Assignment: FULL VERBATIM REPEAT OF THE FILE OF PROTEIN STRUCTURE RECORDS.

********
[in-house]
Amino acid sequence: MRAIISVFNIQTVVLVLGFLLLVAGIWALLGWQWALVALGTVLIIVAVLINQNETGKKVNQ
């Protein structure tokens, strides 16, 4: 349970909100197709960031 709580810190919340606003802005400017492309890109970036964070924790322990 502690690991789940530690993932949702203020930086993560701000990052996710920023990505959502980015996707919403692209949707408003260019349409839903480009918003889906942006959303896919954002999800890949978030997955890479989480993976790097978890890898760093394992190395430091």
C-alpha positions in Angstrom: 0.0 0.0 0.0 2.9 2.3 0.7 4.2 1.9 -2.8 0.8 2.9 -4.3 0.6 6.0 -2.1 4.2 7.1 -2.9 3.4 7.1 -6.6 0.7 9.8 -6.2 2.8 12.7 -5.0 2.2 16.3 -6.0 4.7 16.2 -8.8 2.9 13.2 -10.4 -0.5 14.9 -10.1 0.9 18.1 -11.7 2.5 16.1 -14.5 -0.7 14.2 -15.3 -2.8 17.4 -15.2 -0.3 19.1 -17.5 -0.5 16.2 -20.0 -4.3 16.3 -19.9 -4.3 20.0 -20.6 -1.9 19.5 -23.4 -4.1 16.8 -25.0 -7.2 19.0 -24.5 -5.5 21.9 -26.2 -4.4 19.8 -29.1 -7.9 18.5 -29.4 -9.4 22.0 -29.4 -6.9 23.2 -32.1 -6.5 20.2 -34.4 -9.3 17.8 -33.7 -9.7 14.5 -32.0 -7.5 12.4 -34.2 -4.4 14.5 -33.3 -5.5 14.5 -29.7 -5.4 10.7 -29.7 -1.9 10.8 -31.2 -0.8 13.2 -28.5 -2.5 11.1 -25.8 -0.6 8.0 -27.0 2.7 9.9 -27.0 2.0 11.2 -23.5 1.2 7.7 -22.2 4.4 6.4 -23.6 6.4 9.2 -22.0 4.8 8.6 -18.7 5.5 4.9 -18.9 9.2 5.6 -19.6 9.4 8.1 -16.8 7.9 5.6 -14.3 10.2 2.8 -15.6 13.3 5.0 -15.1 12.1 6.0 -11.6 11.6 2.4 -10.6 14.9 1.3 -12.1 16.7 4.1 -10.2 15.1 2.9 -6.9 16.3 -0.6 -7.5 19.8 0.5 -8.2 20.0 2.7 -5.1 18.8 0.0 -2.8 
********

[in-house]
Amino acid sequence: MRAIISVFNIQTVVLVLGFLLLVAGIWALLGWQWALVALGTVLIIVAVLINQNETGKKVNQ
């Protein structure tokens, strides 16, 4: 349970909100197709960031 709580810190919340606003802005400017492309890109970036964070924790322990 502690690991789940530690993932949702203020930086993560701000990052996710920023990505959502980015996707919403692209949707408003260019349409839903480009918003889906942006959303896919954002999800890949978030997955890479989480993976790097978890890898760093394992190395430091």
C-alpha positions in Angstrom: 0.0 0.0 0.0 2.9 2.3 0.7 4.2 1.9 -2.8 0.8 2.9 -4.3 0.6 6.0 -2.1 4.2 7.1 -2.9 3.4 7.1 -6.6 0.7 9.8 -6.2 2.8 12.7 -5.0 2.2 16.3 -6.0 4.7 16.2 -8.8 2.9 13.2 -10.4 -0.5 14.9 -10.1 0.9 18.1 -11.7 2.5 16.1 -14.5 -0.7 14.2 -15.3 -2.8 17.4 -15.2 -0.3 19.1 -17.5 -0.5 16.2 -20.0 -4.3 16.3 -19.9 -4.3 20.0 -20.6 -1.9 19.5 -23.4 -4.1 16.8 -25.0 -7.2 19.0 -24.5 -5.5 21.9 -26.2 -4.4 19.8 -29.1 -7.9 18.5 -29.4 -9.4 22.0 -29.4 -6.9 23.2 -32.1 -6.5 20.2 -34.4 -9.3 17.8 -33.7 -9.7 14.5 -32.0 -7.5 12.4 -34.2 -4.4 14.5 -33.3 -5.5 14.5 -29.7 -5.4 10.7 -29.7 -1.9 10.8 -31.2 -0.8 13.2 -28.5 -2.5 11.1 -25.8 -0.6 8.0 -27.0 2.7 9.9 -27.0 2.0 11.2 -23.5 1.2 7.7 -22.2 4.4 6.4 -23.6 6.4 9.2 -22.0 4.8 8.6 -18.7 5.5 4.9 -18.9 9.2 5.6 -19.6 9.4 8.1 -16.8 7.9 5.6 -14.3 10.2 2.8 -15.6 13.3 5.0 -15.1 12.1 6.0 -11.6 11.6 2.4 -10.6 14.9 1.3 -12.1 16.7 4.1 -10.2 15.1 2.9 -6.9 16.3 -0.6 -7.5 19.8 0.5 -8.2 20.0 2.7 -5.1 18.8 0.0 -2.8 